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Zoonoses: dog and cat, what are the diseases that are transmitted from animals to humans, how to prevent them and what you should know.
Thezoonosesit's diseases transmitted to humansfrom different animals. We mostly talk about dog zoonosisiscat zoonosissince dogs and cats are the two most common domestic animals, zoonoses linked to wild animals or unsuspected animals are equally frequent. Do not forget, for example, the illnesses transmitted to humans by animals such as raccoon because of which, the raccoon (raccoon) was included in the list of "dangerous animals for humans" like the viper.
There are hundreds and hundreds of zoonoses, it would be impossible to list them all and for this we will limit ourselves to making a general overview and talking aboutzoonosesmore frequent and greater risk for humans.
Man should be morecautiouswhen it comes into contact with animals which, in turn, have come into contact with stray or wild animals. For example, if you take your dog for a walk to the park and there are many stray dogs, without any vaccine and control, know that your dog is at risk and, consequently, you with him!
Thezoonosesthey are also frequent infarms. Just think of the sheep that go to graze on a field where wild species pass. If among the wild species a specimen deposits onedejection, sheep grazing on the same meadow can be subject to fecal-oral contamination. This example is not only valid for sheep but also for goats, cattle, rabbits and other animals.
How are diseases transmitted from an animal to man?
If you are wondering how the "contagion" between "dog" and "man" occurs or how the disease passes from a cat to a pregnant woman ... know that the means of transmission are always the same, regardless of the animal you have in front of.
Transmission can take place through:
- Natural openings in the body such as the respiratory system (mouth and nose) and ocular mucous membranes. These are the most frequent access routes when it comes tozoonosis of domestic animals.
- Skin lesions and micro-lesions represent another way of access for the parasites responsible for zoonosis.
If the skin lesions are not pre-existing, one can think ofzoonosestransmittedgive her with animal bites and stings. Malaria, for example, is a very frequent zoonosis and is transmitted with the bite of a mosquito that acts as a vector. Various diseases can be transmitted through the bite of a rodent ... not to mention mites and rabbits. Malaria is not the only disease transmitted by mosquitoes, we also remember yellow fever and human disease (African human trypanosomiasis).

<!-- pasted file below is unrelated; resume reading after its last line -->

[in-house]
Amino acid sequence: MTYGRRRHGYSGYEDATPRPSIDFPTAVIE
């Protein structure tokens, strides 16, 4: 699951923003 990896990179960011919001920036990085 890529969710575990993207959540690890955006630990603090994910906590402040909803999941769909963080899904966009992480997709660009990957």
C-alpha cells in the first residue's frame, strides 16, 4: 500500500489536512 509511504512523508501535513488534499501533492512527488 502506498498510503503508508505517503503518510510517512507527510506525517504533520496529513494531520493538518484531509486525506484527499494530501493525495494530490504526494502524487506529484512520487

Most of thepathogens that cause zoonosesthey are released in nature through faeces or urine. Man too can be a direct victim of this transmission. How?
- If the man has a micro-injury to the skin of the foot and walks barefoot on a river or on a lawn where there is contaminated urine ...
- Through the ingestion of contaminated foods (vegetables not washed well ...)
- With dirty hands, it seems trivial but if your hands come into contact with cysts or other contaminated elements and then eat something, you can ingest the unwanted host organism ... or if you rub the contaminated hand on the mucous membranes or eyes ...
In short, the case history is very large and for this reason it is important to be careful.
Zoonosis dog and cat
Many parasites are conveyed through the fecal material and among them severalwormysuch as those caused byascarids(nematodes). These parasites can live in the intestines of dogs and cats, producing propagation material that is excreted with the feces.
Theretransmission to humansoccurs via the faeces as explained above. The propagation material, which for simplicity we will call "egg" is invisible to the naked eye and when it arrives in the human intestine it gives life to a larva that can move freely in the intestine through the bloodstream. The now developed nematode,larva migrans, can reach the liver or the eye,causing severe damage.
Otherszoonosis dog and catare hydatidosis and cysticercosis caused by tapeworms. The tapeworm lives in the dog's intestine and can exploit other vector animals such as the cat, rabbitor other herbivorous animals.
Theregiardiasisis another parasite that can be transmitted in the feces of dogs and cats.
Zoonosis in pregnancy
When it comes tocat zoonosis, one cannot help but mention thetoxoplasmosis, much feared bypregnant woman. Toxoplasmosis is not very dangerous for men but in pregnant women it can represent a serious risk for the fetus: it could cause malformations.
Instead of "demonizing" the cat, the pregnant woman could apply good preventive practices. The cat becomes infected by eating mice or birds that are the vector of the responsible pathogen. The cat releases the oocysts of the protozoan (a kind of egg) through the feces which, in this way, can infect humans.
Cats that live exclusively indoors have no chance of transmitting toxoplasmosis. Among the good prevention practices there is:
- Subject the cat to constant veterinary visits and carry out any treatments
- Clean the litter often to eliminate newly expelled oocysts
- Take care of personal hygiene
- Clean the house
- Avoid handling food with dirty hands
Among the otherszoonosis dog and cat we report the Leptospirosis caused by the bacterium Leptospira.